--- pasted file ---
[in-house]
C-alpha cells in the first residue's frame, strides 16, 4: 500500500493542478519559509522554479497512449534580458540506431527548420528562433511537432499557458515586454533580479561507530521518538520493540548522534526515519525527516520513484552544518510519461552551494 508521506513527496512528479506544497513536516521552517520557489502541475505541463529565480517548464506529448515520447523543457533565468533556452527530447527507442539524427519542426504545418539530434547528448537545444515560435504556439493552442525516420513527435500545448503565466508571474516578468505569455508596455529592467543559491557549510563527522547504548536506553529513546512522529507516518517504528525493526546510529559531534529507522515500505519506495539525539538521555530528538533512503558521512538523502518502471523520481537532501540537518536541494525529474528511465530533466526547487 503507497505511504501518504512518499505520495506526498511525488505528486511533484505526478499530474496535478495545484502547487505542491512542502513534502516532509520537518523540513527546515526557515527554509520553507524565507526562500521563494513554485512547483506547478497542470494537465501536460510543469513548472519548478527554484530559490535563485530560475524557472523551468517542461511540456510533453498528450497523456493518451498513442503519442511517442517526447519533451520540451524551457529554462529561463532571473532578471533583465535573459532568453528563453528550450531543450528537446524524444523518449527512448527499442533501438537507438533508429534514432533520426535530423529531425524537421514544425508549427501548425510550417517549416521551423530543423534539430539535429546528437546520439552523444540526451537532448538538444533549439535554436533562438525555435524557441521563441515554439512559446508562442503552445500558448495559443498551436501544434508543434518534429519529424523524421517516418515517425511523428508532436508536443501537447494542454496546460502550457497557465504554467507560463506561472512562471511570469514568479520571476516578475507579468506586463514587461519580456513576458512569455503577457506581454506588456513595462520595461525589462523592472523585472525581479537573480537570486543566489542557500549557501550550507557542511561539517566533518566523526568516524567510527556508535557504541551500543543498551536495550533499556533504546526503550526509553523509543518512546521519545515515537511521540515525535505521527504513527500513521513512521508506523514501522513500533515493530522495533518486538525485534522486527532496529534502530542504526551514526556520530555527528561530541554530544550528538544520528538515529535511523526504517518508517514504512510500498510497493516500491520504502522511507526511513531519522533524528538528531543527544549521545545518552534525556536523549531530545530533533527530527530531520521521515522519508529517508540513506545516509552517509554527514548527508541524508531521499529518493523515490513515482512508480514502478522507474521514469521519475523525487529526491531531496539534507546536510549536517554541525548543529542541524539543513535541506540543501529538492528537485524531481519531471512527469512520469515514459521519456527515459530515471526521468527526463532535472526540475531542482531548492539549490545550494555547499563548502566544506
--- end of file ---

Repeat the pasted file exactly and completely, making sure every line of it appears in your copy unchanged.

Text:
[in-house]
C-alpha cells in the first residue's frame, strides 16, 4: 500500500493542478519559509522554479497512449534580458540506431527548420528562433511537432499557458515586454533580479561507530521518538520493540548522534526515519525527516520513484552544518510519461552551494 508521506513527496512528479506544497513536516521552517520557489502541475505541463529565480517548464506529448515520447523543457533565468533556452527530447527507442539524427519542426504545418539530434547528448537545444515560435504556439493552442525516420513527435500545448503565466508571474516578468505569455508596455529592467543559491557549510563527522547504548536506553529513546512522529507516518517504528525493526546510529559531534529507522515500505519506495539525539538521555530528538533512503558521512538523502518502471523520481537532501540537518536541494525529474528511465530533466526547487 503507497505511504501518504512518499505520495506526498511525488505528486511533484505526478499530474496535478495545484502547487505542491512542502513534502516532509520537518523540513527546515526557515527554509520553507524565507526562500521563494513554485512547483506547478497542470494537465501536460510543469513548472519548478527554484530559490535563485530560475524557472523551468517542461511540456510533453498528450497523456493518451498513442503519442511517442517526447519533451520540451524551457529554462529561463532571473532578471533583465535573459532568453528563453528550450531543450528537446524524444523518449527512448527499442533501438537507438533508429534514432533520426535530423529531425524537421514544425508549427501548425510550417517549416521551423530543423534539430539535429546528437546520439552523444540526451537532448538538444533549439535554436533562438525555435524557441521563441515554439512559446508562442503552445500558448495559443498551436501544434508543434518534429519529424523524421517516418515517425511523428508532436508536443501537447494542454496546460502550457497557465504554467507560463506561472512562471511570469514568479520571476516578475507579468506586463514587461519580456513576458512569455503577457506581454506588456513595462520595461525589462523592472523585472525581479537573480537570486543566489542557500549557501550550507557542511561539517566533518566523526568516524567510527556508535557504541551500543543498551536495550533499556533504546526503550526509553523509543518512546521519545515515537511521540515525535505521527504513527500513521513512521508506523514501522513500533515493530522495533518486538525485534522486527532496529534502530542504526551514526556520530555527528561530541554530544550528538544520528538515529535511523526504517518508517514504512510500498510497493516500491520504502522511507526511513531519522533524528538528531543527544549521545545518552534525556536523549531530545530533533527530527530531520521521515522519508529517508540513506545516509552517509554527514548527508541524508531521499529518493523515490513515482512508480514502478522507474521514469521519475523525487529526491531531496539534507546536510549536517554541525548543529542541524539543513535541506540543501529538492528537485524531481519531471512527469512520469515514459521519456527515459530515471526521468527526463532535472526540475531542482531548492539549490545550494555547499563548502566544506